Ethical considerations and confidentiality

Ethical approval was obtained from the Makerere University College of Health Sciences, School of Biomedical Sciences Research and Ethics Committee, Kampala. National approval was given by the Uganda National Council for Science and Technology. The study was identified as a minimal risk study since it addressed health care providers’ perspective on a work task, and their opinions on abortion. A written consent form stated the rights of the participants, and confidentiality and the anonymity of the participants were guaranteed. The data and informed consent forms are stored safely under lock and key at Karolinska Institutet and are used only by the researchers involved in the study.


The analysis resulted in two main themes that emerged from the four sub-themes illustrated in Figure 1 and presented in the text below.
Figure 1

Thematic map. Thematic map, illustrating the sub-themes and the two final overarching themes of barriers and facilitators in the provision of PAC, and physicians’ and midwives’ acceptance of sharing tasks in PAC.

Barriers and facilitators in the provision of post-abortion care

Norms and values with regard to abortion

The informants described different types of abortion: spontaneous abortion, induced abortion, criminal abortion and safe abortion. Spontaneous abortions were described as uncontrollable and undesired, and perceived to need extra care. Induced abortions were sometimes perceived as unsafe, when carried out under clandestine circumstances, and sometimes as safe, when carried out in a hospital by skilled personnel. Criminal abortion was always referred to as clandestine and unsafe, and as resulting in complications. The perceptions about safe abortions were vague, and scepticism about whether they really exist was prominent. However, opinions that MVA was the only safe method, or that safe abortion could be performed up to 12 weeks, were also expressed.

But what is safe abortion? Maybe I do not have the knowledge about safe abortion when it is being induced. I don’t know how safe it is. Maybe I need to know more about it. (Midwife, 12 years’ experience)

The abortions they go to procure are very unsafe and they end up with them here, disturbing you. Now, because in our society it is done in secrecy (…) And these ones end up with problems of course (…) once she has decided she doesn’t want this pregnancy, whatever you do, she’ll do it. (Doctor (ob./gyn.), 14 years’ experience)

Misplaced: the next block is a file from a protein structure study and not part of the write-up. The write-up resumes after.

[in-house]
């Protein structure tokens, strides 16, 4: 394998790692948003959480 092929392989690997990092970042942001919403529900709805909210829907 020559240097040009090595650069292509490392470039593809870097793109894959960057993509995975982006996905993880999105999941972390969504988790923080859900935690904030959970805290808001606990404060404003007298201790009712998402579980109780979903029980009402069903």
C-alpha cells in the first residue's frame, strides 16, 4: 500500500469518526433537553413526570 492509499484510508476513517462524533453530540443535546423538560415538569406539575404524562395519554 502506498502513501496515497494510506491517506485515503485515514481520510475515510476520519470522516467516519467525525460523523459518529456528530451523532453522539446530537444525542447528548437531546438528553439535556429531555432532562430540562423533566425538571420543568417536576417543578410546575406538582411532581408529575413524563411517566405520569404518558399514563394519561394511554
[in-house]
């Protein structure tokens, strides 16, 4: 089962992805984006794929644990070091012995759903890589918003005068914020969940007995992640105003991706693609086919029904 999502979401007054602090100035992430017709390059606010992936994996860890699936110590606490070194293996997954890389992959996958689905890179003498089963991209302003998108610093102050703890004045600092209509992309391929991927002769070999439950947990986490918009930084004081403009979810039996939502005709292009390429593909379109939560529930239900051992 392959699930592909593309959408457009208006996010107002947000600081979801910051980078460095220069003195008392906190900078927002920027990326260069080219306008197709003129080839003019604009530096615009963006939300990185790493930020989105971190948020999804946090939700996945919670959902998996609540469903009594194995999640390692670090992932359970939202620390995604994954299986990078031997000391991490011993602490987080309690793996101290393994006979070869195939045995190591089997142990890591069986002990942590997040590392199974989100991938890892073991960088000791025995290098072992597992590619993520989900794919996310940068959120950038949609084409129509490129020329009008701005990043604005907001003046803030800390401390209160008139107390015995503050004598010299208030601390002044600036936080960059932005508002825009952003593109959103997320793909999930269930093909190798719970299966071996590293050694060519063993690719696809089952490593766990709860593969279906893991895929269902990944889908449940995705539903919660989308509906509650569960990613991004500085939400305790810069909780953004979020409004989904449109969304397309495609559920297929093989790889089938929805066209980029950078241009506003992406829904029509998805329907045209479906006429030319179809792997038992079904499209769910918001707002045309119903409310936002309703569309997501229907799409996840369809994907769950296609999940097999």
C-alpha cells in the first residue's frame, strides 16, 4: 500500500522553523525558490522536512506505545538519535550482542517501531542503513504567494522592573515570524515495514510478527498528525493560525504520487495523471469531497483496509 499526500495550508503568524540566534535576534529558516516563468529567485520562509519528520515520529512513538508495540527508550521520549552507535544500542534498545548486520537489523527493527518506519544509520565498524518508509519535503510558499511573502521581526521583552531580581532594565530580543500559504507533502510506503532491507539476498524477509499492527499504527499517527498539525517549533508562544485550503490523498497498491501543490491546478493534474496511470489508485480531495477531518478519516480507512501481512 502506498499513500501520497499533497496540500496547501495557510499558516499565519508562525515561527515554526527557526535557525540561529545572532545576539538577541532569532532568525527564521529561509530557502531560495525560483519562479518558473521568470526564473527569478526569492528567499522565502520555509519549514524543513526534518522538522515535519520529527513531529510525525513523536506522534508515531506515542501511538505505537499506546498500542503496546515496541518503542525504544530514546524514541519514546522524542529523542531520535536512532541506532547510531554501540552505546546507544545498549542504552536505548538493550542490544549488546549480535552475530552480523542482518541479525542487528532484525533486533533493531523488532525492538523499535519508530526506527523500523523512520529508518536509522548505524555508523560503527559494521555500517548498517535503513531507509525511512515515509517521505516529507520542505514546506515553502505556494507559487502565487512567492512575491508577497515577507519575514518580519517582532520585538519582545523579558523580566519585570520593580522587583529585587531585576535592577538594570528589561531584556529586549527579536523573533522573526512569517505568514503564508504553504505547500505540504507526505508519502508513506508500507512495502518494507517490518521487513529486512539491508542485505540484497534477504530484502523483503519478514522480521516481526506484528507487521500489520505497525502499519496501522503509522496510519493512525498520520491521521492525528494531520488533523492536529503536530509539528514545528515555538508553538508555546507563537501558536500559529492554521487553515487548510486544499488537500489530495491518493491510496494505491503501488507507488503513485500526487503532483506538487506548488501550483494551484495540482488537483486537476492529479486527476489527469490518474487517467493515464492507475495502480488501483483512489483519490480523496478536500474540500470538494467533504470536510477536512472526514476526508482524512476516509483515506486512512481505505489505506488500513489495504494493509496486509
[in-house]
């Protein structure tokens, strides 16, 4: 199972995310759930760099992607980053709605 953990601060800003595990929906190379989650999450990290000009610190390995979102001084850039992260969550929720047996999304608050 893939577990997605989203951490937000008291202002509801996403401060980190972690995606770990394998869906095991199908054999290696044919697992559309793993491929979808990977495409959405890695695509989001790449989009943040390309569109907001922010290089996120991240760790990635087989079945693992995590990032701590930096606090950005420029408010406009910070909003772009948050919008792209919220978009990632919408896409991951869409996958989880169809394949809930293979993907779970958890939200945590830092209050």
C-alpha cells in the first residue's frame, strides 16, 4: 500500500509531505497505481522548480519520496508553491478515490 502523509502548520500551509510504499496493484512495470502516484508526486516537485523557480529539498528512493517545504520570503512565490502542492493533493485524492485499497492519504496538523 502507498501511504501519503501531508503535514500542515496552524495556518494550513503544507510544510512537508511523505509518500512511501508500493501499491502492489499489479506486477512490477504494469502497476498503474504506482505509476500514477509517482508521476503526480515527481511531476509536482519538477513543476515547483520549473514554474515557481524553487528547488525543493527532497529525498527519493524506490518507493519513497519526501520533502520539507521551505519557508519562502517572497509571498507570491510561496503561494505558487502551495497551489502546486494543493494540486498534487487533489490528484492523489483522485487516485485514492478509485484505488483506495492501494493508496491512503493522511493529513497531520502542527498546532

When questioned about their opinions and their feelings about induced abortion, the respondents rarely approved of the practice, and abortion was commonly perceived as immoral, and sometimes as murder. However, informants felt sad to see young women suffer from severe complications caused by unsafely-induced abortions. All agreed that, when carried out with proper motives, abortion could be acceptable, e.g. when the life of the woman was in danger and in cases of rape. A more liberal view, given by the experienced doctors and specially trained midwives, was that there could be a number of reasons leading to a woman procuring an abortion.

…You have lost your uterus, your health will not remain the same and you will never have a good future because you will not get married and get a child, hmm. So it is really sad, it is really sad and it is very common. (Senior medical officer, 12 years’ experience)

God forbid, I wouldn’t (…) I’ve never and I would not! (…) Some hard-hearted fellows can do that, not me. This is murder, you’re macerating, distorting, mutilating this unborn child, it’s degrading of human beings. (Doctor/intern, 1 year’s experience)

When addressing the question of whether or not abortion should be legalized, different opinions were communicated. Increased workload, long waiting times and the perception that Uganda is not yet ready for such a change came forward as opposing arguments. Those in favour of legalization argued that MMR would decrease as a consequence, but that the social stigma would continue to limit the number of induced abortions, so that legalization would not result in an increased workload, but rather in better-controlled and safer health care. Doctors who admitted to having carried out abortions preferred not to do so again since they ended up feeling guilty, and got the blame when something went wrong. On the other hand, doctors and midwives expressed satisfaction in helping women to abort when the reason was legitimate and they felt safe providing the abortion. This was commonly justified by the experience that the woman would seek help elsewhere if neglected by the health facilities, resulting in an unsafely-induced abortion and complications. Midwives would perceive abortion as a work task if it were legalized, and would not feel compromised conducting it, but a reluctance to bear the guilt of killing and a fear of being judged by God as well as by society were present amongst some of the providers.